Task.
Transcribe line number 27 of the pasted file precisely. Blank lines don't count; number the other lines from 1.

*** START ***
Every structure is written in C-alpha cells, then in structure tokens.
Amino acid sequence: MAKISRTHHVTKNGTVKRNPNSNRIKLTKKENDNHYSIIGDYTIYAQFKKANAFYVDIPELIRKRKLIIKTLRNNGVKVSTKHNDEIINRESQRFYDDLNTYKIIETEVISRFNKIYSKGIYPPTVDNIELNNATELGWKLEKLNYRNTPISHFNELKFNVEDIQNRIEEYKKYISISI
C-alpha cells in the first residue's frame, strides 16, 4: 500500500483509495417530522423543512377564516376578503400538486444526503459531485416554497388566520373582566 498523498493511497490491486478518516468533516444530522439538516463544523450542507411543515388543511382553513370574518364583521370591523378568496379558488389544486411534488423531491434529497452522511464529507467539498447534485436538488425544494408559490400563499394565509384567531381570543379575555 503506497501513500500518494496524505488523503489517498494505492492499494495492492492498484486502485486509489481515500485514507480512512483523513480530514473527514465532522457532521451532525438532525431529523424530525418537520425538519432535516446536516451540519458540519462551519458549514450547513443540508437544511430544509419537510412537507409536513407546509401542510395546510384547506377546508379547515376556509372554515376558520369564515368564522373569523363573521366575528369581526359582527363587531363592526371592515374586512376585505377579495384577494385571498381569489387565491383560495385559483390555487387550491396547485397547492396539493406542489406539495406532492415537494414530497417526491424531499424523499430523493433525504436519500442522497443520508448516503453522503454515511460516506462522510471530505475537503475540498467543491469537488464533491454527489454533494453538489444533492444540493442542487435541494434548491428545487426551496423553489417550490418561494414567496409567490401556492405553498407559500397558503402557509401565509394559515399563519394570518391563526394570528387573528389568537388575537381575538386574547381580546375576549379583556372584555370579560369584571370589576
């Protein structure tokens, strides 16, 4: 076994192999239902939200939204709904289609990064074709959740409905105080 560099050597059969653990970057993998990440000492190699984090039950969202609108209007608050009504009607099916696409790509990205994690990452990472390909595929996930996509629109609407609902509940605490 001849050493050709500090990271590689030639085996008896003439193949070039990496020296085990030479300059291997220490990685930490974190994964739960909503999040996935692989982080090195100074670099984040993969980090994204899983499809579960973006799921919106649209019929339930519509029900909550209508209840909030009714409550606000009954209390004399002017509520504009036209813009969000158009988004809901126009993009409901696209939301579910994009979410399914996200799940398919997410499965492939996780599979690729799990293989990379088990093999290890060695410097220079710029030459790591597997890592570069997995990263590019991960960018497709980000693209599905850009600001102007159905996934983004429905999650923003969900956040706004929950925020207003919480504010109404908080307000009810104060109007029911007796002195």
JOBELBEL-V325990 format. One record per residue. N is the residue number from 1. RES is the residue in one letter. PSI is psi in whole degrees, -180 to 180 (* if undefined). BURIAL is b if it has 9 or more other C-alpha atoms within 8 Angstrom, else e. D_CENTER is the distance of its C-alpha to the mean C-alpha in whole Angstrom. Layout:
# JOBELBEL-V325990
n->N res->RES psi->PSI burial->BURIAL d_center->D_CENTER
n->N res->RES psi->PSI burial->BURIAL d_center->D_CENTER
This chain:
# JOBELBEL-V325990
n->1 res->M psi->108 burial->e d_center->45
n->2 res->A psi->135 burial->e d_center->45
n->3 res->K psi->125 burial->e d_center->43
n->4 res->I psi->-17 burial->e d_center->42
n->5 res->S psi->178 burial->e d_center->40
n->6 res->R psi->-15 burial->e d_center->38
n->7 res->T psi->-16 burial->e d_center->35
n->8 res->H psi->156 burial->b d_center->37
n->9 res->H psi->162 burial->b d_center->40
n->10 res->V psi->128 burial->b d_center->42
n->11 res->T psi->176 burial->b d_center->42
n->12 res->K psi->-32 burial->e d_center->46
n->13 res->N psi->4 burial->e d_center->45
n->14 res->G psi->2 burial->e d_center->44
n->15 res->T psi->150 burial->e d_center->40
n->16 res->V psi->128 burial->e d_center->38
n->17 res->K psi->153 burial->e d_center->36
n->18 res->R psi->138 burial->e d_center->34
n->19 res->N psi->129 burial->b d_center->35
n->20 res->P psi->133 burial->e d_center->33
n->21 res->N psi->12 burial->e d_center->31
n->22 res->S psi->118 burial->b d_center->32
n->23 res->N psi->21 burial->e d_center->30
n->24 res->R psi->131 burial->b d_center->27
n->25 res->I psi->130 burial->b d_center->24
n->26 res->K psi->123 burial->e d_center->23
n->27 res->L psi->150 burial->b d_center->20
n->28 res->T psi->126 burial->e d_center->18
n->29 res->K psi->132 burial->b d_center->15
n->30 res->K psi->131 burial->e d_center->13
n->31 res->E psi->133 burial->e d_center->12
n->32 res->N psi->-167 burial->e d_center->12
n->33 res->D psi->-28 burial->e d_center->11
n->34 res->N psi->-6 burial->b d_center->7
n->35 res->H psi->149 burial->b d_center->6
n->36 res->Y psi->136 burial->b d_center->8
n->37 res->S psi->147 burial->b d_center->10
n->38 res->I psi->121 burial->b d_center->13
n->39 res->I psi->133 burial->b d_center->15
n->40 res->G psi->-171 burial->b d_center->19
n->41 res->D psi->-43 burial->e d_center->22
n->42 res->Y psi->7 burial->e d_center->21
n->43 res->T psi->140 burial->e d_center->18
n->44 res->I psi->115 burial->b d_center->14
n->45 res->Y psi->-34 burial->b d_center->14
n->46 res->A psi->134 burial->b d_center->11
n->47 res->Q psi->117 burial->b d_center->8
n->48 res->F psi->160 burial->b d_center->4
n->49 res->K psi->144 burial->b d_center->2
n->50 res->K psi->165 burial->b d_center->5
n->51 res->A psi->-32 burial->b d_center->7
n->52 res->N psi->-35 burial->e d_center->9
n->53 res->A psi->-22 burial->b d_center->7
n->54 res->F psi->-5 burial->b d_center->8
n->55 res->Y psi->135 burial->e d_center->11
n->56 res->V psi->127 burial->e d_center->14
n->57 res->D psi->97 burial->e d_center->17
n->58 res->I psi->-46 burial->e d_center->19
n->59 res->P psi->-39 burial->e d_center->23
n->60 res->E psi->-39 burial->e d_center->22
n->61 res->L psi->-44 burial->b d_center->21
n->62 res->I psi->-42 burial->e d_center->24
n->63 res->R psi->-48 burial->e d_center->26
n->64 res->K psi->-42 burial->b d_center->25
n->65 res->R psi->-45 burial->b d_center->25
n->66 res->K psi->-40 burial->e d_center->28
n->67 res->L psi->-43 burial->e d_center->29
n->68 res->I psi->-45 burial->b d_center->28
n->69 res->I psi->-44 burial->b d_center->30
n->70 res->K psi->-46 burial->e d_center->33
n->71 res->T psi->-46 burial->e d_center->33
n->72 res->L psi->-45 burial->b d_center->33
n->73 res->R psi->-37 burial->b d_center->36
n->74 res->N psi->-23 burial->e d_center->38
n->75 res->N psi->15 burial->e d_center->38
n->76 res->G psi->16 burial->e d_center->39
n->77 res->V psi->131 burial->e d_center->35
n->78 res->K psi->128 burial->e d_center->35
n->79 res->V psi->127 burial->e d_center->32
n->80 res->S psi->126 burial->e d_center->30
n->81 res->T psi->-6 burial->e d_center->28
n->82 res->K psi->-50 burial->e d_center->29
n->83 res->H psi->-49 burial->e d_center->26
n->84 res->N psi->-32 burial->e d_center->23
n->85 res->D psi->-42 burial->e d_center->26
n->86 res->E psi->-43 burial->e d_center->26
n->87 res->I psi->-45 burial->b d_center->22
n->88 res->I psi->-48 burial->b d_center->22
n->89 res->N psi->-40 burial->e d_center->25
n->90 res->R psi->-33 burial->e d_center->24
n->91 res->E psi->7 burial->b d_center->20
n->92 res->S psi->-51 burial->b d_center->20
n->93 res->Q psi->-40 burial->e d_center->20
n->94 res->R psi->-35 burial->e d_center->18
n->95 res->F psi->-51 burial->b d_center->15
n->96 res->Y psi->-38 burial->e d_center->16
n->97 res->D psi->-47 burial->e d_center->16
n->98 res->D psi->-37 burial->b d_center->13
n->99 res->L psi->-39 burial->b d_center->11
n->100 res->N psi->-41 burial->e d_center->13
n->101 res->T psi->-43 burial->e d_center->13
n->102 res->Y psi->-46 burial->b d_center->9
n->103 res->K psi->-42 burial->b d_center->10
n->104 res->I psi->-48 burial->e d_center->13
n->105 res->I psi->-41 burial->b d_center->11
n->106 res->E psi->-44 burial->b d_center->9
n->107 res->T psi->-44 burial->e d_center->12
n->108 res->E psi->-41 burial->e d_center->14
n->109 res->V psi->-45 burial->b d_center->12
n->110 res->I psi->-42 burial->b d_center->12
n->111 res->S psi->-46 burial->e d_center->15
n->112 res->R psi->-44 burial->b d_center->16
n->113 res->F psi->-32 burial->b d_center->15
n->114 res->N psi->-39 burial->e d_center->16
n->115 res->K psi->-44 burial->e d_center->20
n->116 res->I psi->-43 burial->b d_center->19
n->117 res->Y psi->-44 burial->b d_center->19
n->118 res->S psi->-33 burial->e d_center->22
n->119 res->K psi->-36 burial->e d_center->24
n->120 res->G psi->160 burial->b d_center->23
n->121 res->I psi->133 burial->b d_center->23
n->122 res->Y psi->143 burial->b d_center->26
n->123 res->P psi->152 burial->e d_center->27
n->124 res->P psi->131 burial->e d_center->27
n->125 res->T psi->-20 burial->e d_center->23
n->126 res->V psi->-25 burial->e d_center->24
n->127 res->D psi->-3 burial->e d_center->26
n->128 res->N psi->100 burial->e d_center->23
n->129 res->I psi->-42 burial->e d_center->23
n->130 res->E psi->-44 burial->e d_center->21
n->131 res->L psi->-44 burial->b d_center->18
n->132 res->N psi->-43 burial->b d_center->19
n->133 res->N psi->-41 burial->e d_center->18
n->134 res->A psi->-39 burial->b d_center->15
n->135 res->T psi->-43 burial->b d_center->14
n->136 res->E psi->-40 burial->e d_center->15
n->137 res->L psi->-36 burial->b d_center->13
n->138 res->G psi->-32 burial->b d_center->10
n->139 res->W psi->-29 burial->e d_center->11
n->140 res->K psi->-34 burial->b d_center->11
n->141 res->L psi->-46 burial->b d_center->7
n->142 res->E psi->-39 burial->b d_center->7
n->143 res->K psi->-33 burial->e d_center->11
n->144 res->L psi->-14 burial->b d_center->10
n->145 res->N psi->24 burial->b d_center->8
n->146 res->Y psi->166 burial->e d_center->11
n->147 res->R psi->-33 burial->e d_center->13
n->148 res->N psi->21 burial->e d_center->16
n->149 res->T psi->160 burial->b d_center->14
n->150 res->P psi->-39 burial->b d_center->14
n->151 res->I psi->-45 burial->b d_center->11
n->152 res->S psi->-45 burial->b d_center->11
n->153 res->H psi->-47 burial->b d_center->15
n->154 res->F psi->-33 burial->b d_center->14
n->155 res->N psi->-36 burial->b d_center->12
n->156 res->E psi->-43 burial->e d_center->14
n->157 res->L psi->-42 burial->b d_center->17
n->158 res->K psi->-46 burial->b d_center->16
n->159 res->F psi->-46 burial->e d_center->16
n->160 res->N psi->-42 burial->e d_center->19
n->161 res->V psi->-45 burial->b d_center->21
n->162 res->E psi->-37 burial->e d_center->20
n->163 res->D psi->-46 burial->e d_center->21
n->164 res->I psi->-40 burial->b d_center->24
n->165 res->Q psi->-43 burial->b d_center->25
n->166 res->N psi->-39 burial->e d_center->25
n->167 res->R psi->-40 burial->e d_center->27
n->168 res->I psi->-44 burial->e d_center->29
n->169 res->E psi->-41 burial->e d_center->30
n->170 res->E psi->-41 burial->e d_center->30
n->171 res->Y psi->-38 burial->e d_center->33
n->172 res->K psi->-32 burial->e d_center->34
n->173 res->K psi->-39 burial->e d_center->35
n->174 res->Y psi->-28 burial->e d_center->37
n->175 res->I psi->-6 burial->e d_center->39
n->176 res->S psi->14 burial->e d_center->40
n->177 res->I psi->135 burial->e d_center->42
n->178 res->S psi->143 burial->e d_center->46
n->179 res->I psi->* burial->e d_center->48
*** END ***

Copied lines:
n->17 res->K psi->153 burial->e d_center->36